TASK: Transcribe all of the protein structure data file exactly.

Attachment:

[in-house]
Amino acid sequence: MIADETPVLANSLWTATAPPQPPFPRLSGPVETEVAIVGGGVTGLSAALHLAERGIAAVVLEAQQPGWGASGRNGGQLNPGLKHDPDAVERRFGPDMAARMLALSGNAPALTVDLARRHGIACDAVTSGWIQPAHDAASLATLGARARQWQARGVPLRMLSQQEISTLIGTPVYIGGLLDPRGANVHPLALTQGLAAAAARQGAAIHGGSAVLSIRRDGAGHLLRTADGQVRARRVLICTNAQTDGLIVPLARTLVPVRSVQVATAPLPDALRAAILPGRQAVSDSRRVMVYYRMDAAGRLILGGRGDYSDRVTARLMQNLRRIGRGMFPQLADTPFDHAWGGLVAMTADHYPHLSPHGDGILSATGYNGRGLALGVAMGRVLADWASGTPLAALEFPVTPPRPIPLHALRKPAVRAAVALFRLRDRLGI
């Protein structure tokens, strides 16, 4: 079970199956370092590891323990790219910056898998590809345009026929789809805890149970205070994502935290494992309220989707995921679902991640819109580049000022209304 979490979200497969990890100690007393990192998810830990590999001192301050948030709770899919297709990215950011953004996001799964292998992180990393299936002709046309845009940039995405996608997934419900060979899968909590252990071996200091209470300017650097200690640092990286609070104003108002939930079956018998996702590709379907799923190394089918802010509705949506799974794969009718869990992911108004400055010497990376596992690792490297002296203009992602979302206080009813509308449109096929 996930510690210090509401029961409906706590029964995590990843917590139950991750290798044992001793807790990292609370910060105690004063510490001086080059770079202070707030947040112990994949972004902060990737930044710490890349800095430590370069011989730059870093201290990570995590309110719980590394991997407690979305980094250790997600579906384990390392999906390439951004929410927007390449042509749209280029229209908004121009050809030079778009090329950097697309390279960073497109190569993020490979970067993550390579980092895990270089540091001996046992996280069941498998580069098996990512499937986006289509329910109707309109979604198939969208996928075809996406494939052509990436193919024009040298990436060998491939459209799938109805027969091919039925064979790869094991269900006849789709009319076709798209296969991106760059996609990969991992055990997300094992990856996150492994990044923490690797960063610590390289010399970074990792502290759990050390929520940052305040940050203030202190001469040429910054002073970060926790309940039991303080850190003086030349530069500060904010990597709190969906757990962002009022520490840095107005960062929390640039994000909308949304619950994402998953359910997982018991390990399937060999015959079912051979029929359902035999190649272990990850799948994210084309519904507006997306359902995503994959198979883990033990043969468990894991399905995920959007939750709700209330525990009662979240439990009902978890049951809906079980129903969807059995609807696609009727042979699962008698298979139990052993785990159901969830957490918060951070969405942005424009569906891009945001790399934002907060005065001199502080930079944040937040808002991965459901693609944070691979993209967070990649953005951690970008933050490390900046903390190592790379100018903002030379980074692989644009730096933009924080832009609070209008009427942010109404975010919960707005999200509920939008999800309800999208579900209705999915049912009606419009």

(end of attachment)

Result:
[in-house]
Amino acid sequence: MIADETPVLANSLWTATAPPQPPFPRLSGPVETEVAIVGGGVTGLSAALHLAERGIAAVVLEAQQPGWGASGRNGGQLNPGLKHDPDAVERRFGPDMAARMLALSGNAPALTVDLARRHGIACDAVTSGWIQPAHDAASLATLGARARQWQARGVPLRMLSQQEISTLIGTPVYIGGLLDPRGANVHPLALTQGLAAAAARQGAAIHGGSAVLSIRRDGAGHLLRTADGQVRARRVLICTNAQTDGLIVPLARTLVPVRSVQVATAPLPDALRAAILPGRQAVSDSRRVMVYYRMDAAGRLILGGRGDYSDRVTARLMQNLRRIGRGMFPQLADTPFDHAWGGLVAMTADHYPHLSPHGDGILSATGYNGRGLALGVAMGRVLADWASGTPLAALEFPVTPPRPIPLHALRKPAVRAAVALFRLRDRLGI
């Protein structure tokens, strides 16, 4: 079970199956370092590891323990790219910056898998590809345009026929789809805890149970205070994502935290494992309220989707995921679902991640819109580049000022209304 979490979200497969990890100690007393990192998810830990590999001192301050948030709770899919297709990215950011953004996001799964292998992180990393299936002709046309845009940039995405996608997934419900060979899968909590252990071996200091209470300017650097200690640092990286609070104003108002939930079956018998996702590709379907799923190394089918802010509705949506799974794969009718869990992911108004400055010497990376596992690792490297002296203009992602979302206080009813509308449109096929 996930510690210090509401029961409906706590029964995590990843917590139950991750290798044992001793807790990292609370910060105690004063510490001086080059770079202070707030947040112990994949972004902060990737930044710490890349800095430590370069011989730059870093201290990570995590309110719980590394991997407690979305980094250790997600579906384990390392999906390439951004929410927007390449042509749209280029229209908004121009050809030079778009090329950097697309390279960073497109190569993020490979970067993550390579980092895990270089540091001996046992996280069941498998580069098996990512499937986006289509329910109707309109979604198939969208996928075809996406494939052509990436193919024009040298990436060998491939459209799938109805027969091919039925064979790869094991269900006849789709009319076709798209296969991106760059996609990969991992055990997300094992990856996150492994990044923490690797960063610590390289010399970074990792502290759990050390929520940052305040940050203030202190001469040429910054002073970060926790309940039991303080850190003086030349530069500060904010990597709190969906757990962002009022520490840095107005960062929390640039994000909308949304619950994402998953359910997982018991390990399937060999015959079912051979029929359902035999190649272990990850799948994210084309519904507006997306359902995503994959198979883990033990043969468990894991399905995920959007939750709700209330525990009662979240439990009902978890049951809906079980129903969807059995609807696609009727042979699962008698298979139990052993785990159901969830957490918060951070969405942005424009569906891009945001790399934002907060005065001199502080930079944040937040808002991965459901693609944070691979993209967070990649953005951690970008933050490390900046903390190592790379100018903002030379980074692989644009730096933009924080832009609070209008009427942010109404975010919960707005999200509920939008999800309800999208579900209705999915049912009606419009």